Williamsville, NY – Dr. William Dillon has dedicated his career to maternal-fetal medicine, a sub-specialty of OB/GYN for high-risk pregnancies.
“It goes back to medical school. I was fascinated by the birthing process, so it was natural for me to go into OB/GYN,” says Dr. Dillon. “I was fortunate enough to find great mentors and I decided that I really wanted to focus on poor women who are high-risk pregnancies, women with diseases, hypertension, diabetes, who have a rougher time with their pregnancy than a person in their 20s pregnant for the first time and perfectly healthy.”
Now retired, Dr. Dillon looks back on his nearly 50 years of dedication to the health concerns of babies and mothers who need extra care.
“One of the reasons I went into maternal-fetal medicine is because I'm compassionate,” says Dr. Dillon. “Most people think obstetrics is a happy specialty, but it can be very devastating. An awful lot of things can go wrong in obstetrics so there's an awful lot of sorrow as well.”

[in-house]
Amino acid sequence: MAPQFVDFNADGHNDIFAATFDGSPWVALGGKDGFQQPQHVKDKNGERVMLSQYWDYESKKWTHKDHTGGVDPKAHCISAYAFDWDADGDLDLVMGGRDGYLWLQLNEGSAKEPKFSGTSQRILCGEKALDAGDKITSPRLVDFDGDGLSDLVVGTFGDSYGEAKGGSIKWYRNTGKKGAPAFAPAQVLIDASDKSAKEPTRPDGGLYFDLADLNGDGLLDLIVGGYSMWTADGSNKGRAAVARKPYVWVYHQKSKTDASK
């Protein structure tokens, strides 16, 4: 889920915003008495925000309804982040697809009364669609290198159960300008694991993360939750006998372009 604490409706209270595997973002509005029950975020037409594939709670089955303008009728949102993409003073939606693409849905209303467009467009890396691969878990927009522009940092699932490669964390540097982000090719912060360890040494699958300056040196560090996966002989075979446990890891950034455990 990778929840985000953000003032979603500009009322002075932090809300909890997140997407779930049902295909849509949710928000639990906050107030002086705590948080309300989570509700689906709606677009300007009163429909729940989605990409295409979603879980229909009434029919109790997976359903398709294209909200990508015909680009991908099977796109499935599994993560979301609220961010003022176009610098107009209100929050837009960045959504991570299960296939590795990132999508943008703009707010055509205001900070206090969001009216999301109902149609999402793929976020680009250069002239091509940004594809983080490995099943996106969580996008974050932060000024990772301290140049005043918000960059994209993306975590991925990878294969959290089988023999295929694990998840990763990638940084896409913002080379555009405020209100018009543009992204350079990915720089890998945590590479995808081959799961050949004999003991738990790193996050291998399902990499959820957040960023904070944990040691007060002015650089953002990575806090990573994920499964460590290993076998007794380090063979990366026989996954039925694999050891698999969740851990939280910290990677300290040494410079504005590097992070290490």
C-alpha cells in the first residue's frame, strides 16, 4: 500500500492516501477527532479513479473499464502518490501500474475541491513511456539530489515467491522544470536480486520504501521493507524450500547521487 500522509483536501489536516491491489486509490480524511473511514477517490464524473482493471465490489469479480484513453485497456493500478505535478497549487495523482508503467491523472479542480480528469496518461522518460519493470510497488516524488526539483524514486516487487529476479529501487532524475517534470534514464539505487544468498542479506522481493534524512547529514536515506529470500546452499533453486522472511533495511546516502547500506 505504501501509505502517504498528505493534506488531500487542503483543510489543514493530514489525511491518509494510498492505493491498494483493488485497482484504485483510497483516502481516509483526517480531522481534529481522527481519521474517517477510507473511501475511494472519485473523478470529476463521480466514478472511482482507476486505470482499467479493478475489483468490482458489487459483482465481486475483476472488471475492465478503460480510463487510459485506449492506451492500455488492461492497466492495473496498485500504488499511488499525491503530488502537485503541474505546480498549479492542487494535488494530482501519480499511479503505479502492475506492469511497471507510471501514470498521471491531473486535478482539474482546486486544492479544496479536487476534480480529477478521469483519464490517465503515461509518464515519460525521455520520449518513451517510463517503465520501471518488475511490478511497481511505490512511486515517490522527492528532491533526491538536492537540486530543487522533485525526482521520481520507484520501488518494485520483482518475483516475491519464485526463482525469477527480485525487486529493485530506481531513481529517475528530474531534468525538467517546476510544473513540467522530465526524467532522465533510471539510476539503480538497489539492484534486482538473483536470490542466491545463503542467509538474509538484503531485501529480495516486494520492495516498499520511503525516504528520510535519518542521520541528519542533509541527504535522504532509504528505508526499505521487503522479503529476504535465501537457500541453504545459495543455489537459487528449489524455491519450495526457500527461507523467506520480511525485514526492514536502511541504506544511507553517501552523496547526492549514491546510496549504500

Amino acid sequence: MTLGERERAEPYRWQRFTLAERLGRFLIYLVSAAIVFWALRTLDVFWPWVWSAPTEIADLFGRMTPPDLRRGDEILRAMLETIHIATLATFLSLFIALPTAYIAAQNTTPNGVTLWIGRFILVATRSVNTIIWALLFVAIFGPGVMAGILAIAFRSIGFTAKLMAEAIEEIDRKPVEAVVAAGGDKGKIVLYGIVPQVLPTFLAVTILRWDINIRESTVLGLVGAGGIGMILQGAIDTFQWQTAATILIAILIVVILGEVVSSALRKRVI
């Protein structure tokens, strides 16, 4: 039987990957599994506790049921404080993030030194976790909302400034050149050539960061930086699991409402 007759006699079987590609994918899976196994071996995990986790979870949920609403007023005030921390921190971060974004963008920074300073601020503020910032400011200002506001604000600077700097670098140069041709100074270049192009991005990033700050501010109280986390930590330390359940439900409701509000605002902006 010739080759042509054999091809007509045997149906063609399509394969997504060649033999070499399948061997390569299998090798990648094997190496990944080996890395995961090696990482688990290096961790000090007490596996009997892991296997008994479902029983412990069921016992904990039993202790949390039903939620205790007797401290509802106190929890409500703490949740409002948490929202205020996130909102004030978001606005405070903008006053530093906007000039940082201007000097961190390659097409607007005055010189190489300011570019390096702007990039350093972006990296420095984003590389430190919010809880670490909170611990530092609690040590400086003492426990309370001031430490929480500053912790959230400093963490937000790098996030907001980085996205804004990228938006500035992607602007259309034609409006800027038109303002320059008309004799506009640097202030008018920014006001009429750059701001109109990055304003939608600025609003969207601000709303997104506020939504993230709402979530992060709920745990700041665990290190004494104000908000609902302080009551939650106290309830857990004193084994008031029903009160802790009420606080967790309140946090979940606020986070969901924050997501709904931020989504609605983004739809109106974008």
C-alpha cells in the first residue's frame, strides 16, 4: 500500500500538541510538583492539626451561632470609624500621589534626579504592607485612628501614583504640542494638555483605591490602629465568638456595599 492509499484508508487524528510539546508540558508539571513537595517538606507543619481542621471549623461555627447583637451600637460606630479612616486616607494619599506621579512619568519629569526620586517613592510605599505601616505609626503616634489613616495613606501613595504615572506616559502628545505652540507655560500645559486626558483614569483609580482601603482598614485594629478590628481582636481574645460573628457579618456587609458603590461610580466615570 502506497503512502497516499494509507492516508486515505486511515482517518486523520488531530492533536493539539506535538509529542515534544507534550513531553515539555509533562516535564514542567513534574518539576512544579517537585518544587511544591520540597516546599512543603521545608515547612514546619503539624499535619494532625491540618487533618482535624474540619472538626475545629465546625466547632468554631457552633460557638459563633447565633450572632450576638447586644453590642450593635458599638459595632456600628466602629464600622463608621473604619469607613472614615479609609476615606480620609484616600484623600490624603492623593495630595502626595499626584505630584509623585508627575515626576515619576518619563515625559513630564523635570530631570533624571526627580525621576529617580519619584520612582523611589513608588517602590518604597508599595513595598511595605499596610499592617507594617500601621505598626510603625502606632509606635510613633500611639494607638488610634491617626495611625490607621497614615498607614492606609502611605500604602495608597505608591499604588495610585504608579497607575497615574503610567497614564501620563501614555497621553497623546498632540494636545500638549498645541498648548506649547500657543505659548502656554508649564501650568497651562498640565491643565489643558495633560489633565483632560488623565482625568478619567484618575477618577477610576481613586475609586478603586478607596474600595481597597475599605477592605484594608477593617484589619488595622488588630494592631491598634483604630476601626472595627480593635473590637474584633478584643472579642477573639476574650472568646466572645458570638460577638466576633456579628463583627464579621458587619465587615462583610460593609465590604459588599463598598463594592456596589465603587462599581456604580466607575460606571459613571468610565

Of course, such tragedies are emotionally fraught, and patients look for someone to blame. Dr. Dillon says if you can develop a relationship, they are more than willing to move through the tragedy in a healthy way, an extremely important part of medicine.
“You need compassion to care for mothers who have been told their baby is not normal or that their baby has died in utero. Prepare the patient, keep them informed along the way and be available for them to work through the sorrow that will come. If you don't have that skill, you might be a technically competent doctor, but you're not doing your patients a service. These patients need a lot of support and a lot of help and a lot of compassion.”
Dr. William Dillon is Professor Emeritus at SUNY Buffalo’s Jacobs School of Medicine and Biomedical Sciences.